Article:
“Strategic Surrender”

Oct. 1, 1958

Are some US defense officials thinking of our national position after a nuclear attack in which 15,000,000 to 90,000,000 Americans might be killed Does their thinking extend to consideration of the conditions under which America might surrender On August 8, almost thirteen years to the day after the atomic bombing of Hiroshima, a Washington news correspondent reported that “three nonprofit scientific agencies working for the Defense Department” were studying the conditions that might prevail after an all-out nuclear attack. Brig. Gen. Thomas R. Phillips, USA (Ret.), the military analyst of the St. Louis Post-Dispatch, wrote that one agency was “studying the conditions when surrender would be advisable, rather than to try to continue a war that is already lost.”

This news story caused a tremendous furor through out high officialdom in Washington, and one correspondent said that for two hours the top officials of the Pentagon did nothing but try to locate the sources from which General Phillips could have drawn his conclusions. President Eisenhower himself was reported to be incensed, and he assured the world that we had no plans for surrender and that if any government money had been spent on any such project it would be stopped immediately. Capitol Hill erupted into 500-odd mushroom clouds of oratory, and the Congressional Record was filled with vivid pose maintaining that the US never had lost a war and that under no conceivable conditions would this nation surrender.

A few days later it had become apparent that there was no such “report” as General Phillips implied. The book to which he referred, Strategic Surrender, was entirely separate from other studies done on nuclear attack on the US, and most of the oratory had been, therefore, expended on a target which did not really exist.

The storm apparently subsided completely as quickly as it had come up. A few thoughtful people went to the trouble of securing a copy of the book, and later editorial comment found the book itself to be what the editors of Air Force believe it to be, a worthwhile discussion of victory and surrender policies and therefore a contribution to consideration of the means by which the US might achieve its goal if war were forced upon it.

The following review was written by Michael Amrine, a Washington science writer and editor. He is former managing editor of The Bulletin of the Atomic Scientists, has been a publications consultant to the Air Research and Development Command, and has previously contributed to this magazine. He is the author of a forthcoming book, The Great Decision, which tells the story of the policy meetings and decisions in dropping the first atomic bomb on Hiroshima and arranging the surrender of Japan. This book will be published in November by G. P. Putnam’s Sons. – The Editors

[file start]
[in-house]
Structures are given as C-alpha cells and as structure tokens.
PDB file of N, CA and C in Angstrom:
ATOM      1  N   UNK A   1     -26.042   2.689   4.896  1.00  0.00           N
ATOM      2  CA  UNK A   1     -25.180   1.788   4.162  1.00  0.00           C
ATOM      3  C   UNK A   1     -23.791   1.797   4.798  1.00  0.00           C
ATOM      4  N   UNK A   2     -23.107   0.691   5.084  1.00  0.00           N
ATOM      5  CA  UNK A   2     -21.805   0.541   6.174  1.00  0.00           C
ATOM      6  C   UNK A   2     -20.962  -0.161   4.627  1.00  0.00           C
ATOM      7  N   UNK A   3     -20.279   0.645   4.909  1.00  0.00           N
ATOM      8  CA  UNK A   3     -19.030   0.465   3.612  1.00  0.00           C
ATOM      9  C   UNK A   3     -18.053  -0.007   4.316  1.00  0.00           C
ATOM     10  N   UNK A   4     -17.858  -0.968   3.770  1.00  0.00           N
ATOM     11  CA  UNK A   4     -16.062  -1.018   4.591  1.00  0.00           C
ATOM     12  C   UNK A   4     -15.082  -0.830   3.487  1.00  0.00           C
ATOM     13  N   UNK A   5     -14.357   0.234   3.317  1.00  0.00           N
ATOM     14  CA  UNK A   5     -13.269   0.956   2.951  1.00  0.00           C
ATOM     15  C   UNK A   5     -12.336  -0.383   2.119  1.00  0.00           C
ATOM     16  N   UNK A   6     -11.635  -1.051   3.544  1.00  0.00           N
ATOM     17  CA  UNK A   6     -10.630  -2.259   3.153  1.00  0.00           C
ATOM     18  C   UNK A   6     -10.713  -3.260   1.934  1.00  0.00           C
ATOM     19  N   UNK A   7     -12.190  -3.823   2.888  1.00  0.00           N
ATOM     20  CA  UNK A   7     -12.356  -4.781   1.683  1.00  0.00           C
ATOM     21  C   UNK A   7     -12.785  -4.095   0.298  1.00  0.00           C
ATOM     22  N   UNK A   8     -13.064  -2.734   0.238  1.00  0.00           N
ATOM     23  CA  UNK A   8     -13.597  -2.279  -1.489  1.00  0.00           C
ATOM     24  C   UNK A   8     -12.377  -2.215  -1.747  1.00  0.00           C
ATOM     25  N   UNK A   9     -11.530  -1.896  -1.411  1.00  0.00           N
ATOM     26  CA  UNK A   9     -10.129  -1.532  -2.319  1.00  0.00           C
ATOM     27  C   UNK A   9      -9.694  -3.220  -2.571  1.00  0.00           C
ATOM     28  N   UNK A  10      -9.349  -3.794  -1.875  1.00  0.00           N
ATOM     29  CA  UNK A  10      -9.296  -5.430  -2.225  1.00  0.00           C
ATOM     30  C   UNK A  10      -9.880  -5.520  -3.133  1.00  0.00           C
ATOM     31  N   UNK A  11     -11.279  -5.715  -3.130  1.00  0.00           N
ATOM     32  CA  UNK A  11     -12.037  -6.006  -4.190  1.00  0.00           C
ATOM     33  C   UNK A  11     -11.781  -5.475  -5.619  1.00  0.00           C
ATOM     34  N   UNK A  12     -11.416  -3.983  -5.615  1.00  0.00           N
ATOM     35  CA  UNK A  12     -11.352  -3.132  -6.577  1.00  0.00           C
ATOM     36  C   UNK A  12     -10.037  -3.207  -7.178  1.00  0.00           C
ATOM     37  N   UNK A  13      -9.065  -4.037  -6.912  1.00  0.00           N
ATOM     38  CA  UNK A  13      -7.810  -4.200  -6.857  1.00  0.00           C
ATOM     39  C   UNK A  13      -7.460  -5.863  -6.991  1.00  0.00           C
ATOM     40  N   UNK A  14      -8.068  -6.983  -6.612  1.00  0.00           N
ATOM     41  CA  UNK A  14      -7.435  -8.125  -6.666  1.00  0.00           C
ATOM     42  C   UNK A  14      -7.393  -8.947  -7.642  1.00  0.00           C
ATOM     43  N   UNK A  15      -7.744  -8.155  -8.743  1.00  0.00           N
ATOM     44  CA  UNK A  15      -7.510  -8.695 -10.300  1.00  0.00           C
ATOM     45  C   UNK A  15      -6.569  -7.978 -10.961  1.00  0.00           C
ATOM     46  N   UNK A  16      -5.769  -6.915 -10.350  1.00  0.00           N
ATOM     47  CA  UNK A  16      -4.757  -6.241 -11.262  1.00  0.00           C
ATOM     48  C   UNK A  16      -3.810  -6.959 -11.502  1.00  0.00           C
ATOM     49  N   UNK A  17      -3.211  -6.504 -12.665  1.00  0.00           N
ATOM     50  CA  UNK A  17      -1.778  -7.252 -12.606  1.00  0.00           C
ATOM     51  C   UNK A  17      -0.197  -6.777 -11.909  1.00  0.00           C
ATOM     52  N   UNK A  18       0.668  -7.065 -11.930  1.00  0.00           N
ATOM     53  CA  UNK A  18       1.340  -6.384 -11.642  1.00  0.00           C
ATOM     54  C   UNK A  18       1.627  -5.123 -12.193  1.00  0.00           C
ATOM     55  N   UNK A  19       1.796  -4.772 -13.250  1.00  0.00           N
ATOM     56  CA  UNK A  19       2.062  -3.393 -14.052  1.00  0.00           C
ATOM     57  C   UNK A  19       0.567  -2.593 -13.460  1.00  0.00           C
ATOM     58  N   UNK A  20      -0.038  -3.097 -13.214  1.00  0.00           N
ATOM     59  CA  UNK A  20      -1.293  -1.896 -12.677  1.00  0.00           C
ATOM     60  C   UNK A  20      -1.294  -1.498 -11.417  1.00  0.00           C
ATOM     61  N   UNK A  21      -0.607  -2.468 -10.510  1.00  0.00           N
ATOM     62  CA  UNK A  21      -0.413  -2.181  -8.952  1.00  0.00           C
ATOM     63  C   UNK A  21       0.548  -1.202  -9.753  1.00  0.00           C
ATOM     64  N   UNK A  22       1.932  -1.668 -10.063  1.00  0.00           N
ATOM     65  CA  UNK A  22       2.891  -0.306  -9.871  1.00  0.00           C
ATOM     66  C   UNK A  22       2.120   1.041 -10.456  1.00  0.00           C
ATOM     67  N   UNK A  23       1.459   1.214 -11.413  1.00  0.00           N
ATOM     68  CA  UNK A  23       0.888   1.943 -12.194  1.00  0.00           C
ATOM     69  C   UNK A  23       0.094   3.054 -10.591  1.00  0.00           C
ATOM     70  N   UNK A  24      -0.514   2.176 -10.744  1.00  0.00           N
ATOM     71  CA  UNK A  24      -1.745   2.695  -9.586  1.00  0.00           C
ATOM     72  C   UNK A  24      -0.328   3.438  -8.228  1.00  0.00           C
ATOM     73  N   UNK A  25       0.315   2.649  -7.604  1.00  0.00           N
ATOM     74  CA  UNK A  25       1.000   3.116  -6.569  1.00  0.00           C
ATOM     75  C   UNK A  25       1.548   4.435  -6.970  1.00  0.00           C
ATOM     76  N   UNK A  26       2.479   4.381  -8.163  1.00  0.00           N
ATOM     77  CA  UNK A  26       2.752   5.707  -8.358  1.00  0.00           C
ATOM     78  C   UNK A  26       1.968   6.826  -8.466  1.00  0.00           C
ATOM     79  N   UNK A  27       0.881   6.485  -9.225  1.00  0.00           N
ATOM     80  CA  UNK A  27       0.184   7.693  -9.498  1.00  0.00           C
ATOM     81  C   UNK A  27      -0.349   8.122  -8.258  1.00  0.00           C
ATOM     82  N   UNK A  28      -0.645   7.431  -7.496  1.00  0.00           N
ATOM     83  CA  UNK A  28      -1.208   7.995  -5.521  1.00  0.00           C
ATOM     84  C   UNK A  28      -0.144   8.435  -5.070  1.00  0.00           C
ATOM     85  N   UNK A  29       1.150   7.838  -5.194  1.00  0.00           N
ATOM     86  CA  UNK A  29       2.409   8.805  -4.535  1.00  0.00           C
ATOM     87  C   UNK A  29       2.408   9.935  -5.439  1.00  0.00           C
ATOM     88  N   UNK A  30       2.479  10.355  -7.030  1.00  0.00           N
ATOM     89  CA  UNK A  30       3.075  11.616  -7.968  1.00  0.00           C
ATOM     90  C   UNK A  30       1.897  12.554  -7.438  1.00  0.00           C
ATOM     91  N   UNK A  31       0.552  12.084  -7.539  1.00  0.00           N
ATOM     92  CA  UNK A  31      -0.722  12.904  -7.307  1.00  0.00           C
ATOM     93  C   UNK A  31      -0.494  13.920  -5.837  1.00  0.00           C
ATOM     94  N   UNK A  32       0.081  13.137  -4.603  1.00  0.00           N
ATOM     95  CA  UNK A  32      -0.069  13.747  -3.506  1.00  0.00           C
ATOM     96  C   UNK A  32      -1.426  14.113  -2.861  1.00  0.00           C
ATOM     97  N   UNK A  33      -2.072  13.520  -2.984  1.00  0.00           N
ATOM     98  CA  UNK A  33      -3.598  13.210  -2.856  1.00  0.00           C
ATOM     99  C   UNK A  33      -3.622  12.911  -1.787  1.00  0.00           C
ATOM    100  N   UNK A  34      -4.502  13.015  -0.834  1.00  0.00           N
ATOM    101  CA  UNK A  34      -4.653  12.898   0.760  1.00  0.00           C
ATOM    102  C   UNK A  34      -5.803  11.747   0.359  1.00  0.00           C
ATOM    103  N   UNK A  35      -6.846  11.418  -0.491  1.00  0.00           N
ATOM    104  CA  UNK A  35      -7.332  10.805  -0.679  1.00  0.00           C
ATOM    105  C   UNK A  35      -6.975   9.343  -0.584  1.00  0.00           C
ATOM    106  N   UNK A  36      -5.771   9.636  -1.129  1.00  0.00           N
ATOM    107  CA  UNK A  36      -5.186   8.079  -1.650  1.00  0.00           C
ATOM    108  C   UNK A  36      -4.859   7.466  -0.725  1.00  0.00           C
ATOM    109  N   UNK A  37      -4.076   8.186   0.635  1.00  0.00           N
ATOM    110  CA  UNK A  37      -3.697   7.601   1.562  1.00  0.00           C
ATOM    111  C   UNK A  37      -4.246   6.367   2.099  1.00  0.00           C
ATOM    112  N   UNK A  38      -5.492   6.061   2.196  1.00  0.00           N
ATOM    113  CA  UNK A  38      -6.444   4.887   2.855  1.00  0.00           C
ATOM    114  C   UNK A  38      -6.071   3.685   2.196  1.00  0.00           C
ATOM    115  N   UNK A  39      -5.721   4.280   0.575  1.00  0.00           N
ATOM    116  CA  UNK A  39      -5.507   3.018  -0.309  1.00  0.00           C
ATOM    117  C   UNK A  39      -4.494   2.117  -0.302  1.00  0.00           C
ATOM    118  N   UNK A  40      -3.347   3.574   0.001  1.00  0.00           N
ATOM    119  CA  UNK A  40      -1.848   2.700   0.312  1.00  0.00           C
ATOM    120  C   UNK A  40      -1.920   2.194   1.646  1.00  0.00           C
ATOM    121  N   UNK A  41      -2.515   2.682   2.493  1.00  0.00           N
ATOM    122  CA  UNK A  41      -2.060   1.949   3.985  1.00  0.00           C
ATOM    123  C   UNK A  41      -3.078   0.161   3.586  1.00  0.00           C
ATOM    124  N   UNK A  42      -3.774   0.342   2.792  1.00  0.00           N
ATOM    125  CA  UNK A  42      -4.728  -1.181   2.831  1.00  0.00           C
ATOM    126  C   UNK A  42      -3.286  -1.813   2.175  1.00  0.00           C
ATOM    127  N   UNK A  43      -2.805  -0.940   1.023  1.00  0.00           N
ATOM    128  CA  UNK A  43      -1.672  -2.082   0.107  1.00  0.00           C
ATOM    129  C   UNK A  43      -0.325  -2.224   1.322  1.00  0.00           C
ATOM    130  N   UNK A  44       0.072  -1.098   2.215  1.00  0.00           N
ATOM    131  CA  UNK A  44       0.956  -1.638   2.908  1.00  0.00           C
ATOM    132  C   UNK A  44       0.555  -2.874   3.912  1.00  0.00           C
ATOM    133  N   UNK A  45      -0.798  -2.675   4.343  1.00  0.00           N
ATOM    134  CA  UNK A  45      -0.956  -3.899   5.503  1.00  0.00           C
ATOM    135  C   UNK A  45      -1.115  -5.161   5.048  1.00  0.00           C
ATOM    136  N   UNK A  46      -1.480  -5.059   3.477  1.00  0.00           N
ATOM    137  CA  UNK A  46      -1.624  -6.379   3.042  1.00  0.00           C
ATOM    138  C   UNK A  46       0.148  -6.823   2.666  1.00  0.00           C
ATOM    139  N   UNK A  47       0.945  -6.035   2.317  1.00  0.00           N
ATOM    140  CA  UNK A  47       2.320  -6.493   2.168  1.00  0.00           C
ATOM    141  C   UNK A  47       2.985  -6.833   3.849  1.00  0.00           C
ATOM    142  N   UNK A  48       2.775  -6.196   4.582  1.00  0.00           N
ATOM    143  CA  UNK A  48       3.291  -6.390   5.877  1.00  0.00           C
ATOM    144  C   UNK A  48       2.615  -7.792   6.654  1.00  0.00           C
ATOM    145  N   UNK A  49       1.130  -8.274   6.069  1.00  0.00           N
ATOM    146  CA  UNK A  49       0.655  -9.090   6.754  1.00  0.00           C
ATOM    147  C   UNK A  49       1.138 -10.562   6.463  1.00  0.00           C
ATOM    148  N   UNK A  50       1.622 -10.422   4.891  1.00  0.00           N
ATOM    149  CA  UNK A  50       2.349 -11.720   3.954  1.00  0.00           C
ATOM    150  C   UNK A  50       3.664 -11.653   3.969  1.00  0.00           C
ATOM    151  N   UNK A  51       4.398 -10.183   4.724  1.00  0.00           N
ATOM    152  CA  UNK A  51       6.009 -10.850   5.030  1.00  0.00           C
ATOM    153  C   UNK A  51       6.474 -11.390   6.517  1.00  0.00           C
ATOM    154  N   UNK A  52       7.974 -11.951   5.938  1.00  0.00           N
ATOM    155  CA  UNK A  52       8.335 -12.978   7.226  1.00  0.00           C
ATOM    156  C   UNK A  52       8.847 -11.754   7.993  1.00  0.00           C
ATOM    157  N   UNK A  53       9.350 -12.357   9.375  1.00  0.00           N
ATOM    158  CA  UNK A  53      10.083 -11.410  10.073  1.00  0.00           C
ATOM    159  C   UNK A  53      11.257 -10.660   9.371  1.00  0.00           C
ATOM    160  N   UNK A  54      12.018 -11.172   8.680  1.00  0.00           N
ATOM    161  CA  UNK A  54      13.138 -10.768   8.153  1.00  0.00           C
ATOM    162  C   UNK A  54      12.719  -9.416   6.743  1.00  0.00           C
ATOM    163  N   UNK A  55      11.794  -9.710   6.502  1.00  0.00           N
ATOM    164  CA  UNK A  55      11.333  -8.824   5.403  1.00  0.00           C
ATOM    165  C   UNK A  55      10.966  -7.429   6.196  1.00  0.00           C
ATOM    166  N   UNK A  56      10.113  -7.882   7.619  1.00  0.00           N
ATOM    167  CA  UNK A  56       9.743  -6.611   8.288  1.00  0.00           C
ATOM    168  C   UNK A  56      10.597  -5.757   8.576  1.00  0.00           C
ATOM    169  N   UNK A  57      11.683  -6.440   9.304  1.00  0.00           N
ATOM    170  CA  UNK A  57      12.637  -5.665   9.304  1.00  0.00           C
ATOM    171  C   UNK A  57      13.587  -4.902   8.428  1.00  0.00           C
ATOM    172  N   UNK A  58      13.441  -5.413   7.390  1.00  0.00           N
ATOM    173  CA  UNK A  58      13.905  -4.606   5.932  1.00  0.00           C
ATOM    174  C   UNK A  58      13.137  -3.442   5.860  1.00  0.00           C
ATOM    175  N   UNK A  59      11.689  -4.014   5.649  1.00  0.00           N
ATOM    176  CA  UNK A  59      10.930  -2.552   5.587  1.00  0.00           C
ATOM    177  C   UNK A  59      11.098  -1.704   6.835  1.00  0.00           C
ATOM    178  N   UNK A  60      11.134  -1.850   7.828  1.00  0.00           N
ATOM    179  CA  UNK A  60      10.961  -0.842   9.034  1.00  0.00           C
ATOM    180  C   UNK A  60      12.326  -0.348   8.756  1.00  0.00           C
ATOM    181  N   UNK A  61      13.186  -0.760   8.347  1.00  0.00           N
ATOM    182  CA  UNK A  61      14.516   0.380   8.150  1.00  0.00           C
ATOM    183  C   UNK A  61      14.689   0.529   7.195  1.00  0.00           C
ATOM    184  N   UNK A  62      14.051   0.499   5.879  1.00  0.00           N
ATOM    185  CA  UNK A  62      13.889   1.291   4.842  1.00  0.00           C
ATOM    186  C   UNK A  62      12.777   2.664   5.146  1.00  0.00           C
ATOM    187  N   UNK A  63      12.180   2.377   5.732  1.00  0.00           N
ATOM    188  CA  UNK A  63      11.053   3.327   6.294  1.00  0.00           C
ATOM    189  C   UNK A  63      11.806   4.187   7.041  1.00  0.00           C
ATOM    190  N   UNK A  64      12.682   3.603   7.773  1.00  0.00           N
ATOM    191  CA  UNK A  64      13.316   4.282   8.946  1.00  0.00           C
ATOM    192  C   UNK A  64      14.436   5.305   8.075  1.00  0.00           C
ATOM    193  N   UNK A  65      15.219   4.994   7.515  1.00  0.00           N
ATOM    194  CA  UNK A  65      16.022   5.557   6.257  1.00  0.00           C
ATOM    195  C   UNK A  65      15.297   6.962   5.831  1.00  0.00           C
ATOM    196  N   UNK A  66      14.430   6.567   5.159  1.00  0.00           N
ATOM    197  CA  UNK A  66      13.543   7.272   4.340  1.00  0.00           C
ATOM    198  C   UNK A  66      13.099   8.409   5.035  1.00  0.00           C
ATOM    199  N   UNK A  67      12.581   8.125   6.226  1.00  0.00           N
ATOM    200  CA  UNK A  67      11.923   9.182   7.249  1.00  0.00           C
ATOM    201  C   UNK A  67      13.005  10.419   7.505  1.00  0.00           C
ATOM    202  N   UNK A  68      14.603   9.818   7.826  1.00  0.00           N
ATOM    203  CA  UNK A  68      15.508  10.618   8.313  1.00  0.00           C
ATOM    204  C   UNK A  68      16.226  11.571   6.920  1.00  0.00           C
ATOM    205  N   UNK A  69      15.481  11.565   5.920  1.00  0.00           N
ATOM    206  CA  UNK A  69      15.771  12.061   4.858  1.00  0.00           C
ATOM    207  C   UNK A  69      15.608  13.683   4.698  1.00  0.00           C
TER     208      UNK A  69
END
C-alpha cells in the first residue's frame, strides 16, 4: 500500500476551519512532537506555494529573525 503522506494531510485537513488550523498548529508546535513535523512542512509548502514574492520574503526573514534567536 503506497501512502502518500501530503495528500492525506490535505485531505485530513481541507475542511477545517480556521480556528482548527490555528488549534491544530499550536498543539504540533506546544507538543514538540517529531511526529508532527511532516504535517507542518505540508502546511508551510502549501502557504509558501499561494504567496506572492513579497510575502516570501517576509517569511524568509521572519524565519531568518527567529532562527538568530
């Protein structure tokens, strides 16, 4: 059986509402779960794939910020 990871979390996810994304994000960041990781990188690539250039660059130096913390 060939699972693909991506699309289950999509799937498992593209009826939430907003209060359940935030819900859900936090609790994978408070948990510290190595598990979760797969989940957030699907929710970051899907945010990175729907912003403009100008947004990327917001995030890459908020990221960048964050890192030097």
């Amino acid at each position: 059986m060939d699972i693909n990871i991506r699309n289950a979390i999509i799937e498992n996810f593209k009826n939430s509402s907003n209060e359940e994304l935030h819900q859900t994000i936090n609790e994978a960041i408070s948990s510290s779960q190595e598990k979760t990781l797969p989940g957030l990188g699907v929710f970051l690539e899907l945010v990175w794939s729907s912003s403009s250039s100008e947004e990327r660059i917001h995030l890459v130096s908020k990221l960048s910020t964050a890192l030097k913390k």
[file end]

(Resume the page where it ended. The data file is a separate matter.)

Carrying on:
Strategic Surrender, The Politics of Victory and Defeat, by Paul Kecskemeti, a Rand Corporation Research Study (published by Stanford University Press, $5).

War is a continuation of politics by other means. This statement has become a crashing cliché in the years since Von Clausewitz first uttered it, but it has not become untrue. Wars begin where politics have failed.

When wars end, politics must begin again. And at that point, which is never so neat as a line on a map, there must be a time when the military and the political objectives of warfare thoroughly mixed together – if by any chance they are not already completely homogenized. Whether there is a negotiated surrender, a revolution, or anarchy, somehow the military must phase out and the civil power phase in, or so it has been in the wars of the twentieth century.

And therefore – or so it must have seemed to the powers who manage Rand Corporation – it would appear to be logical that a research organization which studies war should study that blend of power and parley with which one comes to the end of violence.

How do you end a war

In the book, Strategic Surrender, subtitled, “The Politics of Victory and Defeat,” a member of the Social Science Division of Rand Corporation reports on a research study pointed at end-of-war questions. For the most part, any high-ranking staff officer could well consider the questions and answers raised by the author, Paul Kecskemeti. This most study does not purport to tell anyone just how to end a war, but it does ask many of the side questions relevant to this large and probably unanswerable one.